For those who care please forgive the errors in spelling and grammar and the typos. The intent is clear.Report

    Reply
  6. Dennis Carman says:

    GA as a whole will continue to lose-out as we do not have an adequate transit plan, which as noted is ostensibly missing a collective multimodal solution, especially with rail at the core, is long overdue. Continuing to be in denial of this path will incur unfavorable long-term economic conditions…With that fundamental position in mind, why are individual municipalities allowed to tamper if not outright hinder the state’s economic well-being? ie John Albers denying the TSPLOST ballot measure for this November, heavily weighted in the limited perspectives of Alpharetta’s David Belle Isle and Johns Creek’s Mike Bodker. These un-progressive positions will continue the delay in real, scaleable traffic relief and place avoidable economic pressures on our state, all aside from the environmental impacts of building traffic volumes and road-only short-term solutions.Report

    Reply
  7. matthewhouser says:

    I believe that if residents of Norcross, Peachtree Corners, Lilburn and, perhaps, Duluth were allowed to vote on the question of transit separately from the rest of the County, they would vote for an expansion of MARTA via a one-cent tax.  I doubt that the rest of the County would pass it as they are so far away from MARTA now it would take too long to get it to them.Report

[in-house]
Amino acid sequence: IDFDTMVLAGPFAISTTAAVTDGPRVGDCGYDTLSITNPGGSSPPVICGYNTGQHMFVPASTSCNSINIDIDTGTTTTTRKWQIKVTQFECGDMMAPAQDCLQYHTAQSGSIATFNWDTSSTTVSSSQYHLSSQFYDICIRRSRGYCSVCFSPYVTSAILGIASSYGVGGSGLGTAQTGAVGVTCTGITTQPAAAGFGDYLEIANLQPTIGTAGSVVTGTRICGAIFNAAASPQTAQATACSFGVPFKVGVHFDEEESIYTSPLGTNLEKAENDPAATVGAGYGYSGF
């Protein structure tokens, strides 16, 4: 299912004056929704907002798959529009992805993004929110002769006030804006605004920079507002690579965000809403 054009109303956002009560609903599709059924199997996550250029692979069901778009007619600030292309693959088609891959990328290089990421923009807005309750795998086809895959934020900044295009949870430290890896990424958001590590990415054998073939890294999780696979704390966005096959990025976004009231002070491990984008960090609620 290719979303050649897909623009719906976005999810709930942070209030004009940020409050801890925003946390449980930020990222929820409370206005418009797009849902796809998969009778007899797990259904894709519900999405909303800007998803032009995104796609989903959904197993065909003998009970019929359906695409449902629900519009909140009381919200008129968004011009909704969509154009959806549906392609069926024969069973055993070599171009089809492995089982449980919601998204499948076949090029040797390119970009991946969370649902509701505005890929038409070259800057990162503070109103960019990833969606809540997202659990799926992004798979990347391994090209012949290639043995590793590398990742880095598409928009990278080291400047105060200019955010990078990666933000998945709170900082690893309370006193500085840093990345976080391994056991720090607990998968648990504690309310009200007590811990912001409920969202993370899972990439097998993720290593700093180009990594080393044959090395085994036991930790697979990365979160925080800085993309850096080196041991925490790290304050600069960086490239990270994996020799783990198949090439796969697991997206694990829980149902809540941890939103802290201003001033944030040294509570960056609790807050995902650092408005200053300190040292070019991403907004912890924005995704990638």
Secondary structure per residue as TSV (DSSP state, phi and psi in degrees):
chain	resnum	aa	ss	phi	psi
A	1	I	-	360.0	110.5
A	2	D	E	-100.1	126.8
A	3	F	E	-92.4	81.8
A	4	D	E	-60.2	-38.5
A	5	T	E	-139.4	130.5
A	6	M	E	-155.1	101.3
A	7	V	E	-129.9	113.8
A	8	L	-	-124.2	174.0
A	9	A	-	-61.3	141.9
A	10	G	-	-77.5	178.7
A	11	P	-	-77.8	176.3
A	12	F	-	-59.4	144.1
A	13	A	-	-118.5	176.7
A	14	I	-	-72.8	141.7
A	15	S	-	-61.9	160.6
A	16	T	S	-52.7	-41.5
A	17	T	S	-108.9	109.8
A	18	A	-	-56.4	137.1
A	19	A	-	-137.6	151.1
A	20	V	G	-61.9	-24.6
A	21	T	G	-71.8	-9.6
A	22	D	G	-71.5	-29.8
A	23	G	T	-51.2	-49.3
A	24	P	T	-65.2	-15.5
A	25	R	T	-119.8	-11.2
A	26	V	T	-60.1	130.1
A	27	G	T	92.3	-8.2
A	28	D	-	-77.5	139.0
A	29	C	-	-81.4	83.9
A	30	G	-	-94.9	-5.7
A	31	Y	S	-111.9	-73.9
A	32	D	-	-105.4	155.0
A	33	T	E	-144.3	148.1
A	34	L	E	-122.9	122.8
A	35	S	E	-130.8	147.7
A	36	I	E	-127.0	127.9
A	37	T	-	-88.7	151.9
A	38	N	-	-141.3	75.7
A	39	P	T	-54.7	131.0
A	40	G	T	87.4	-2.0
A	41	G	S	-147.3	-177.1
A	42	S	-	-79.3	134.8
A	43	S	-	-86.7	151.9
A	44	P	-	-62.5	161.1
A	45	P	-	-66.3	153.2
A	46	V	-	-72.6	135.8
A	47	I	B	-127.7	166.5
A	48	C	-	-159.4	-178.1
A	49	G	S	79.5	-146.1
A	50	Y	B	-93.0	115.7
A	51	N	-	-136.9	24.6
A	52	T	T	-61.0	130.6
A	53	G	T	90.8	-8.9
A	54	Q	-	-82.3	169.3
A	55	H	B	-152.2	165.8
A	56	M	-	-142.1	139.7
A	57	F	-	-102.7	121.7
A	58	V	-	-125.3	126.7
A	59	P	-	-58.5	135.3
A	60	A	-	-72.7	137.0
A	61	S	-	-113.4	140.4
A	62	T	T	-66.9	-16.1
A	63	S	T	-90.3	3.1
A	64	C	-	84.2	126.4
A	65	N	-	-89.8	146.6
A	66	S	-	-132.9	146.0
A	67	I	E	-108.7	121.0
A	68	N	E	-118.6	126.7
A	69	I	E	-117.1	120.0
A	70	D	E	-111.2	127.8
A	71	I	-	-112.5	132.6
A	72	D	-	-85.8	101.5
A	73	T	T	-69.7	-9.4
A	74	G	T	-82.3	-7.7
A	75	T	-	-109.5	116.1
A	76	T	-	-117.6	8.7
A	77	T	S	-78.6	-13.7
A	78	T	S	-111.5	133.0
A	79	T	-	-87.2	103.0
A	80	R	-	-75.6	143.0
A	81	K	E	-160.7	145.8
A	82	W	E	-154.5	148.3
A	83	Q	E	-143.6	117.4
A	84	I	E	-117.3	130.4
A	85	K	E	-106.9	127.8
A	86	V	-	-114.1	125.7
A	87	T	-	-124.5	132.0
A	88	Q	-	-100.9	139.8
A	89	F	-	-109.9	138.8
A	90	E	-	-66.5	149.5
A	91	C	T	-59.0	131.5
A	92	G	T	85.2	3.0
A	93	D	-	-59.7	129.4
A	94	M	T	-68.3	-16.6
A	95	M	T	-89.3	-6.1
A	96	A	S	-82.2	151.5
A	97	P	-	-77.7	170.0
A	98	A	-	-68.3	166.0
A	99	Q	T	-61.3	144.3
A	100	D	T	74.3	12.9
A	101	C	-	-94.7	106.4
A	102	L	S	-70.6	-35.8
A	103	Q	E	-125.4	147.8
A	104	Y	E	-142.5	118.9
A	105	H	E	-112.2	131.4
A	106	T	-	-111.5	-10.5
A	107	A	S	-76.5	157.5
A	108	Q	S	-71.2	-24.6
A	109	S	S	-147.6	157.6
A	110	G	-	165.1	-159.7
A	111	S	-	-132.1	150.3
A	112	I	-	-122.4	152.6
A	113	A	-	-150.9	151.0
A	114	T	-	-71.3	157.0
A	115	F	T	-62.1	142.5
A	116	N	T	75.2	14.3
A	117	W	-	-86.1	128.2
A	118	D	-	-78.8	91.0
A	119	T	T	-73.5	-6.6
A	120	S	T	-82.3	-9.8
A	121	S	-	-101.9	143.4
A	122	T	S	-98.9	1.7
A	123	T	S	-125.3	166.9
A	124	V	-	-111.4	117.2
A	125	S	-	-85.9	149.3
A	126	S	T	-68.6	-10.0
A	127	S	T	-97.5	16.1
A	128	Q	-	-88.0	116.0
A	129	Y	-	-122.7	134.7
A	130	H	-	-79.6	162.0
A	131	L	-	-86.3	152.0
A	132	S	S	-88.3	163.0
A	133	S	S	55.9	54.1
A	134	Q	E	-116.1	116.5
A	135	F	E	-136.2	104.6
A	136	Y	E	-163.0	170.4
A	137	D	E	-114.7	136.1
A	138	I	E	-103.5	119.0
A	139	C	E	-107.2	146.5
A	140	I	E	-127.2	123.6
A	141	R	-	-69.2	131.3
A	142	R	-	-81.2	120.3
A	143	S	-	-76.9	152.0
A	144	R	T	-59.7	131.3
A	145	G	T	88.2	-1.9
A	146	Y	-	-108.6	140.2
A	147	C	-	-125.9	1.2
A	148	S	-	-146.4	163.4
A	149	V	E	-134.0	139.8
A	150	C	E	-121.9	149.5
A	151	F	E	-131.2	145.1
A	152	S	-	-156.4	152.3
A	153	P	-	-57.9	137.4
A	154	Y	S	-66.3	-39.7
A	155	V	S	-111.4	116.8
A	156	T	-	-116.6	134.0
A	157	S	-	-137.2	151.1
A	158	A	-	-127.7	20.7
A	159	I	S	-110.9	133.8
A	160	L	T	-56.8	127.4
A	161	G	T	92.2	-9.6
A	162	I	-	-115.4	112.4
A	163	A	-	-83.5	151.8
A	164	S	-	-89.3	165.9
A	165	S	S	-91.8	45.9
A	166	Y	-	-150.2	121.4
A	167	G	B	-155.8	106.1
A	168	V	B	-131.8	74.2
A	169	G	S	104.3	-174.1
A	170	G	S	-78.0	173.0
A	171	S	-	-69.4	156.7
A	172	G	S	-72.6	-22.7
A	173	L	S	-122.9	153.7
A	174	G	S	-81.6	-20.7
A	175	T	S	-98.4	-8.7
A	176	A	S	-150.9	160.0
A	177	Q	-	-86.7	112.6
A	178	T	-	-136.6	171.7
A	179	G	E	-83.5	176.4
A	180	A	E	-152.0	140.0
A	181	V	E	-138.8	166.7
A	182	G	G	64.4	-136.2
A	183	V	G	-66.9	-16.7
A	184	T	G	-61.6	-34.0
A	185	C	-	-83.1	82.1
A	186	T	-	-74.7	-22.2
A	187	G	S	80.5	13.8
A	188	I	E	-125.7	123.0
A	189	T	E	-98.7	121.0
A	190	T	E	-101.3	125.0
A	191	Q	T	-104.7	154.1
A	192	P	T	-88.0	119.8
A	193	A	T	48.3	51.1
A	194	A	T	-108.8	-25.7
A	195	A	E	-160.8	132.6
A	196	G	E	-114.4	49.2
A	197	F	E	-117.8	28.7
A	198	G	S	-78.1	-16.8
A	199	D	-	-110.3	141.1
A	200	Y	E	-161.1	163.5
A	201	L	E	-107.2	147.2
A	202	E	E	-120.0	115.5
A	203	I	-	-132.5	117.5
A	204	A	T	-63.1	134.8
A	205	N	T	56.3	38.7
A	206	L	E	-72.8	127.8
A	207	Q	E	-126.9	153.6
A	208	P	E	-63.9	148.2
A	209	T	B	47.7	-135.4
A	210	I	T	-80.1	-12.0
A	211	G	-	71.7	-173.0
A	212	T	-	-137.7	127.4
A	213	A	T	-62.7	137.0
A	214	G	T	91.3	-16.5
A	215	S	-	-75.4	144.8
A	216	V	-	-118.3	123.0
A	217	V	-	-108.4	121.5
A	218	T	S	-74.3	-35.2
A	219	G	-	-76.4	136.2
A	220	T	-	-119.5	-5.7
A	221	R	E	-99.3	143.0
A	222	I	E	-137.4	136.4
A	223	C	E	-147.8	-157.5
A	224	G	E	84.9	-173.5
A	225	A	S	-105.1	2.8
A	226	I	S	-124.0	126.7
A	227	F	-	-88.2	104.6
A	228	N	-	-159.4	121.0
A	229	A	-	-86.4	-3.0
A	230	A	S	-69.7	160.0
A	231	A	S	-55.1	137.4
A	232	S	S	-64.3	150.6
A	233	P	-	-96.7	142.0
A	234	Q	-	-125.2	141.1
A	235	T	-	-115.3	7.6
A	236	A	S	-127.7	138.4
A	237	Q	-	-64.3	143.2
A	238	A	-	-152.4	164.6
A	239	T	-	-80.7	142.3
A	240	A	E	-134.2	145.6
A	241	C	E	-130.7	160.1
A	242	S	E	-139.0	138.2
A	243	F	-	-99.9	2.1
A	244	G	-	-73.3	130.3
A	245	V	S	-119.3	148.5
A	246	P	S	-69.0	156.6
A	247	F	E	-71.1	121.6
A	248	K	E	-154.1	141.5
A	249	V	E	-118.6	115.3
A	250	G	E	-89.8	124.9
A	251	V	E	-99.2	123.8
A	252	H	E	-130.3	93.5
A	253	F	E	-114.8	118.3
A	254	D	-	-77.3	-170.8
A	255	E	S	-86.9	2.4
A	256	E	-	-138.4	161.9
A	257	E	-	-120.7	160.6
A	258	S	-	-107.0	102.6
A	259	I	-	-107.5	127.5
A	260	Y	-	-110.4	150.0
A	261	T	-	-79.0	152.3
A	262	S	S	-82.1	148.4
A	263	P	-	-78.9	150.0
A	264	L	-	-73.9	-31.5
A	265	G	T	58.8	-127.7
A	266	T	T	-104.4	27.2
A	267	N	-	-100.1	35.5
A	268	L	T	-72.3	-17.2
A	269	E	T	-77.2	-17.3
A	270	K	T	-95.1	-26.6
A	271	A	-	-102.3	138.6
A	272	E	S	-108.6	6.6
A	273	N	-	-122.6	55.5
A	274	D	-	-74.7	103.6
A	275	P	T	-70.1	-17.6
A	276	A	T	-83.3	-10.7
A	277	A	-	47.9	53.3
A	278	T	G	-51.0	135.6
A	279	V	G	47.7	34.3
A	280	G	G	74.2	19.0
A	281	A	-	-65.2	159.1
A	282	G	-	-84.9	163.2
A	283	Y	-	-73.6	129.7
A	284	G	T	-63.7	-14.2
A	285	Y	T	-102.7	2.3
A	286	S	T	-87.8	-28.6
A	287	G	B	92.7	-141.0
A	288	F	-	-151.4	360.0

Reply
  8. J.r. Rich-Bellerose says:

    Funny how people infer facts from their own limited perspective and experiences. There is a world of people out there riding trains and doing things, might want to do a little research before you open your mouth to make such bold and false assumptions.Report

    Reply
  9. Gwinnett resident says:

    “Gwinnett today is paying the price for not approving MARTA decades ago.
    Last week, the news came out that NCR – in addition to moving its headquarters to Midtown Atlanta – is going to be expanding its intown campus with a new 14-story tower. That will add another 1,800 jobs on top of the 3,600 moving with the corporate headquarters.”

    Good riddance. Less people to add to traffic and less trees cut down.Report

    Reply
  10. John Doe says: